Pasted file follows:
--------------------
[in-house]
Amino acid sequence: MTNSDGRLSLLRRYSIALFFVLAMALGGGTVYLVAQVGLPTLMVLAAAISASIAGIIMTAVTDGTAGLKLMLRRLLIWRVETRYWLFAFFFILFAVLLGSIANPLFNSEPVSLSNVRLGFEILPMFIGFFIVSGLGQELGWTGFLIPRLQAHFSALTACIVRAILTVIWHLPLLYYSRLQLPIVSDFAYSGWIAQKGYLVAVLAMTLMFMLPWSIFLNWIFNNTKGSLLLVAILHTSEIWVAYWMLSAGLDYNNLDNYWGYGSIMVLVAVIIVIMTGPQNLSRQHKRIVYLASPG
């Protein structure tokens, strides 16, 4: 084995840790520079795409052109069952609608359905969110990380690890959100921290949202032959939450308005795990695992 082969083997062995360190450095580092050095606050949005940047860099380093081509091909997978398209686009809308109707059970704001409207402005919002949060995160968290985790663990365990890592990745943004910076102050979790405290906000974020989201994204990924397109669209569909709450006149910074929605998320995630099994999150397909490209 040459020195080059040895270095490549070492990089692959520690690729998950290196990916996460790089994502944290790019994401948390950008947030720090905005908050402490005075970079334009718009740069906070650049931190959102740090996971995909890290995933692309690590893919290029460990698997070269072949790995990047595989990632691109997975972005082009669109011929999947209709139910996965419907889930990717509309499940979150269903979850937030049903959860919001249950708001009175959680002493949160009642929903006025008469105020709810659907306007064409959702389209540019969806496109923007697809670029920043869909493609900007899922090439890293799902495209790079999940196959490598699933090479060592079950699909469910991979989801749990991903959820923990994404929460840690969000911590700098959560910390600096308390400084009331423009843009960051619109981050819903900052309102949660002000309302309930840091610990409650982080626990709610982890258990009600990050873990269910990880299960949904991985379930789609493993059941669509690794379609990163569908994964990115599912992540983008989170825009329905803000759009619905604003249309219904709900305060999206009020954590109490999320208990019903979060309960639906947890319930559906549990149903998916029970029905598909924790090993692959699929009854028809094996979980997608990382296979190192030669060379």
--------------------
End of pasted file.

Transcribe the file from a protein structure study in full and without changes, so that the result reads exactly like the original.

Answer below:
[in-house]
Amino acid sequence: MTNSDGRLSLLRRYSIALFFVLAMALGGGTVYLVAQVGLPTLMVLAAAISASIAGIIMTAVTDGTAGLKLMLRRLLIWRVETRYWLFAFFFILFAVLLGSIANPLFNSEPVSLSNVRLGFEILPMFIGFFIVSGLGQELGWTGFLIPRLQAHFSALTACIVRAILTVIWHLPLLYYSRLQLPIVSDFAYSGWIAQKGYLVAVLAMTLMFMLPWSIFLNWIFNNTKGSLLLVAILHTSEIWVAYWMLSAGLDYNNLDNYWGYGSIMVLVAVIIVIMTGPQNLSRQHKRIVYLASPG
């Protein structure tokens, strides 16, 4: 084995840790520079795409052109069952609608359905969110990380690890959100921290949202032959939450308005795990695992 082969083997062995360190450095580092050095606050949005940047860099380093081509091909997978398209686009809308109707059970704001409207402005919002949060995160968290985790663990365990890592990745943004910076102050979790405290906000974020989201994204990924397109669209569909709450006149910074929605998320995630099994999150397909490209 040459020195080059040895270095490549070492990089692959520690690729998950290196990916996460790089994502944290790019994401948390950008947030720090905005908050402490005075970079334009718009740069906070650049931190959102740090996971995909890290995933692309690590893919290029460990698997070269072949790995990047595989990632691109997975972005082009669109011929999947209709139910996965419907889930990717509309499940979150269903979850937030049903959860919001249950708001009175959680002493949160009642929903006025008469105020709810659907306007064409959702389209540019969806496109923007697809670029920043869909493609900007899922090439890293799902495209790079999940196959490598699933090479060592079950699909469910991979989801749990991903959820923990994404929460840690969000911590700098959560910390600096308390400084009331423009843009960051619109981050819903900052309102949660002000309302309930840091610990409650982080626990709610982890258990009600990050873990269910990880299960949904991985379930789609493993059941669509690794379609990163569908994964990115599912992540983008989170825009329905803000759009619905604003249309219904709900305060999206009020954590109490999320208990019903979060309960639906947890319930559906549990149903998916029970029905598909924790090993692959699929009854028809094996979980997608990382296979190192030669060379």